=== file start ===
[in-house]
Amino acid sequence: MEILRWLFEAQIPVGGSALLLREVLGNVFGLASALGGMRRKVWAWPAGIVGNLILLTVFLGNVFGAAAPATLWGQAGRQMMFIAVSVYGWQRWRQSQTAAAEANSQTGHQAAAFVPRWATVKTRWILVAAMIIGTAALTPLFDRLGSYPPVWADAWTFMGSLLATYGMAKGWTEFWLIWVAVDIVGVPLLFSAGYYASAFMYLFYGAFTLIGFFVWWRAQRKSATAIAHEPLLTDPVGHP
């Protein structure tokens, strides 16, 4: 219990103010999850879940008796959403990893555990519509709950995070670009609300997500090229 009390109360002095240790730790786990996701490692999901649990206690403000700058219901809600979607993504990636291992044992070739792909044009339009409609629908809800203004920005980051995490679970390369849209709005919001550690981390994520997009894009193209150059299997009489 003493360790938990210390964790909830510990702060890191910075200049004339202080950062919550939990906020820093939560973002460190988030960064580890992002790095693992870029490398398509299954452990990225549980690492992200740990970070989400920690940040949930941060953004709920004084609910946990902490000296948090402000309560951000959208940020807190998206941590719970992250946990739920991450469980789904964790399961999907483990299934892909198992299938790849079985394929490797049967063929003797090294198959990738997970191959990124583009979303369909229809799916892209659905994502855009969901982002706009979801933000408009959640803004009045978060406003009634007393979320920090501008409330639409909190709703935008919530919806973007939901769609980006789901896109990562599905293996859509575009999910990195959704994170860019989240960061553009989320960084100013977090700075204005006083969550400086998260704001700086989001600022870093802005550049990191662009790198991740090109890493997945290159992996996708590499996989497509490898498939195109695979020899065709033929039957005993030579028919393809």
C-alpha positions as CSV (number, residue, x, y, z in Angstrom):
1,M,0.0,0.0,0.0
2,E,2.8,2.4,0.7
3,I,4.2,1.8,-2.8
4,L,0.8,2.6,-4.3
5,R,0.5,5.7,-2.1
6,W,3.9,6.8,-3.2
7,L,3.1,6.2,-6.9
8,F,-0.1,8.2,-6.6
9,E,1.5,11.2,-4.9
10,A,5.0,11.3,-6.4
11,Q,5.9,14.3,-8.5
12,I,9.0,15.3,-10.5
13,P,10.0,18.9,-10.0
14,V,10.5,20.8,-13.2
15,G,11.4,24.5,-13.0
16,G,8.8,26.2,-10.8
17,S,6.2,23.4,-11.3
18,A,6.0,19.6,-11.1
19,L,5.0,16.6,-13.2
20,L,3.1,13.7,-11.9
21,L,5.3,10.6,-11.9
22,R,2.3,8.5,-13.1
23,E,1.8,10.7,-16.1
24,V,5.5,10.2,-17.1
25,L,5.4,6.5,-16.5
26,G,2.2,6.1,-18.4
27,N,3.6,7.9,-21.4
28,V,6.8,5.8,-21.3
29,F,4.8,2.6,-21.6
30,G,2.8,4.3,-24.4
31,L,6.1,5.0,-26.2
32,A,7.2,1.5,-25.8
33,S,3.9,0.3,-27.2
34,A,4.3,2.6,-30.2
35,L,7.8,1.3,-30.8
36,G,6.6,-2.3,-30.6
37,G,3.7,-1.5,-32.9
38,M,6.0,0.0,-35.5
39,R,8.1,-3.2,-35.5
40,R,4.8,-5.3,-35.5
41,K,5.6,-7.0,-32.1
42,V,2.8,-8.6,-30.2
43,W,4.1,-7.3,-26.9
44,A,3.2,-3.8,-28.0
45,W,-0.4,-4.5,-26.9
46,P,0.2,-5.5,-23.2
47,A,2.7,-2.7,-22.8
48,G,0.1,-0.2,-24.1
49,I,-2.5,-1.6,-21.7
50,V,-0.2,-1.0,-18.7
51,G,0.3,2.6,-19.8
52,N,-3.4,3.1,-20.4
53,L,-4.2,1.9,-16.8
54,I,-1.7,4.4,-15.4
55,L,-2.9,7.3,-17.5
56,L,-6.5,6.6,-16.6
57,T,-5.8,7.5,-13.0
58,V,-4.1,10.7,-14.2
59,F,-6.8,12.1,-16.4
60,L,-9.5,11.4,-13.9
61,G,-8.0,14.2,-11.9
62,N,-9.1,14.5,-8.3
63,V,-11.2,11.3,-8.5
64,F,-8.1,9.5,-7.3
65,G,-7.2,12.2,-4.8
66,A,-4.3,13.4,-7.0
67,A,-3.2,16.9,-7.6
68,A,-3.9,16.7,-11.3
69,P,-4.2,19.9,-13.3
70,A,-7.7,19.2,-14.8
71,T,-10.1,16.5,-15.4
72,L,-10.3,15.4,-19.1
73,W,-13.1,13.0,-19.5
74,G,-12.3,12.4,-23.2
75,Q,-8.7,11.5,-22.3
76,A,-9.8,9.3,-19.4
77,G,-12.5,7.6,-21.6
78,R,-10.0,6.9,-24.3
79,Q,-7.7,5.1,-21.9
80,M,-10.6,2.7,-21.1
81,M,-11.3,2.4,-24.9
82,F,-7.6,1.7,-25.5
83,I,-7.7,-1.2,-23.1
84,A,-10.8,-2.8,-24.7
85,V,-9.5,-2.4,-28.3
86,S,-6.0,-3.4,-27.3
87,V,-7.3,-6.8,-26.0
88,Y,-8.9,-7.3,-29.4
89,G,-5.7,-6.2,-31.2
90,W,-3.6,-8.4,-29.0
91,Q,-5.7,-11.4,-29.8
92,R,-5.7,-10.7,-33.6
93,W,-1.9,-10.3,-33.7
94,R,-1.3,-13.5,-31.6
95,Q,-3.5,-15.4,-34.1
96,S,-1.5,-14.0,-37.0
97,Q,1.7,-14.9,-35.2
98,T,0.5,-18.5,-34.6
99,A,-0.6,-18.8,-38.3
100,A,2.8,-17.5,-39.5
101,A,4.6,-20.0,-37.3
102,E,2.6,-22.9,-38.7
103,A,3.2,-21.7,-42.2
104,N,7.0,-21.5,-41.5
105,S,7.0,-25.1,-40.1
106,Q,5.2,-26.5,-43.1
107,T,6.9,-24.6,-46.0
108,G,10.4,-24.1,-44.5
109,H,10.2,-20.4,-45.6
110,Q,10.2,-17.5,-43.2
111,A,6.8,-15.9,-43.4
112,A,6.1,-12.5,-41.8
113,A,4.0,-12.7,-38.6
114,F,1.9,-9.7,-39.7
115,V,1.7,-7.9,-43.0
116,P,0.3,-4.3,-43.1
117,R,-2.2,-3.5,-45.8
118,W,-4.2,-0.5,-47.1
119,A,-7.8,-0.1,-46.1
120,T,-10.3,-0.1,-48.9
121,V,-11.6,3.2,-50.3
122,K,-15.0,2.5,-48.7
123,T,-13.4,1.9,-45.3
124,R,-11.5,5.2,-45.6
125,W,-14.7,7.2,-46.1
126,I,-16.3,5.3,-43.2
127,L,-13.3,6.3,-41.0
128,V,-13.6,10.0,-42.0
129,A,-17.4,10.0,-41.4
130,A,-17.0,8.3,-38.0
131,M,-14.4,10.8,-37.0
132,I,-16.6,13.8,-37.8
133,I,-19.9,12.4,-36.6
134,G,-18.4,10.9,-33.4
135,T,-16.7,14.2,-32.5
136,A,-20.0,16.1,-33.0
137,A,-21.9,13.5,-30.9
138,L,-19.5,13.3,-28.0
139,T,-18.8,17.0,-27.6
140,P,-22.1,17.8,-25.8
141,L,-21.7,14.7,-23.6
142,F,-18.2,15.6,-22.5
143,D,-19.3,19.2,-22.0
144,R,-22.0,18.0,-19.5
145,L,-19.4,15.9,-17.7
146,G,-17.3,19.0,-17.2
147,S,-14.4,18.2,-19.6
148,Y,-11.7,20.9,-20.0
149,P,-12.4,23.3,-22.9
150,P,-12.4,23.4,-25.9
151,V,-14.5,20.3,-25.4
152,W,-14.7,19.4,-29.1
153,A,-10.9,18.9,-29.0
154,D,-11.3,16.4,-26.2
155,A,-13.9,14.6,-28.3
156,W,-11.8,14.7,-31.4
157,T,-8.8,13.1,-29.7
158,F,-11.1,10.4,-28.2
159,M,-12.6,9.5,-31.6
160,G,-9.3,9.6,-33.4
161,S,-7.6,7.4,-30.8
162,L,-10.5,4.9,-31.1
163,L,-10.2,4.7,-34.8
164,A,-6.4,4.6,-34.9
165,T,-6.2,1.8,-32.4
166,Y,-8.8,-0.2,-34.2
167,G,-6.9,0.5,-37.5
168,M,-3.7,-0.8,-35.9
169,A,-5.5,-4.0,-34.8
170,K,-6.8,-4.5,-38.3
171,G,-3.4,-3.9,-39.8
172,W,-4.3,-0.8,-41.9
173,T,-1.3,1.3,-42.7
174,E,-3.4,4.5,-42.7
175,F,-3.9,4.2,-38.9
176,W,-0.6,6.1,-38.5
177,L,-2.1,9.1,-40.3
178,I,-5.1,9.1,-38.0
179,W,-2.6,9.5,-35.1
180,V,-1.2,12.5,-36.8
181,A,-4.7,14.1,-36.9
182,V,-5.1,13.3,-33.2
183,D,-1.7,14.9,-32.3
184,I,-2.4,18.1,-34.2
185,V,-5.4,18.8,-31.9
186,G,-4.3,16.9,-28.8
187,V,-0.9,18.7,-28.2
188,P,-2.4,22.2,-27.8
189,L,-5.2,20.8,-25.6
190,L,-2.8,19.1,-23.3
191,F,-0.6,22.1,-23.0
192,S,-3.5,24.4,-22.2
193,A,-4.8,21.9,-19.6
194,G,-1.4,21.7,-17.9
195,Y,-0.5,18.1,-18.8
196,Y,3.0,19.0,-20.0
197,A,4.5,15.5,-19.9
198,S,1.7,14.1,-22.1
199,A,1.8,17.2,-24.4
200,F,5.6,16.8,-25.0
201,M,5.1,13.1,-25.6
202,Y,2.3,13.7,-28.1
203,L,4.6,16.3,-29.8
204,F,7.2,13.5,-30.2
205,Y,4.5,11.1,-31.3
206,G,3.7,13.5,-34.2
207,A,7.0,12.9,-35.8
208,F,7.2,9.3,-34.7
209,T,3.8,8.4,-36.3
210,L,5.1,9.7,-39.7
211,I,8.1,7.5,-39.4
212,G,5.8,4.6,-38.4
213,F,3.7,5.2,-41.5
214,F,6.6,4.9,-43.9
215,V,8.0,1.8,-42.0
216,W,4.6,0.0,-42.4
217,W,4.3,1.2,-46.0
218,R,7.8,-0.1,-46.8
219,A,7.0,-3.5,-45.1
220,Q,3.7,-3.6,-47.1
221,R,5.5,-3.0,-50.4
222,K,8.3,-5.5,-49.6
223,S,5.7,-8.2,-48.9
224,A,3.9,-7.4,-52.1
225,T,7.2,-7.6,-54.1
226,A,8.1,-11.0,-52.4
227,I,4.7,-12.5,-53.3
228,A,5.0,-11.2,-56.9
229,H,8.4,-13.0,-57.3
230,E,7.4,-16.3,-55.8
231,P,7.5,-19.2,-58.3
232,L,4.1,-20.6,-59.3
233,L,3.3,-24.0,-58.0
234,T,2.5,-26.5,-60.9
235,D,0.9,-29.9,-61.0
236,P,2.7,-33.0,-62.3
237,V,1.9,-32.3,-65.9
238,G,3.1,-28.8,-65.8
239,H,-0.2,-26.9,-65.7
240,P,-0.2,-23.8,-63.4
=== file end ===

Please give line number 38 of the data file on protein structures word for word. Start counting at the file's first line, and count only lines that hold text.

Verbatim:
34,A,4.3,2.6,-30.2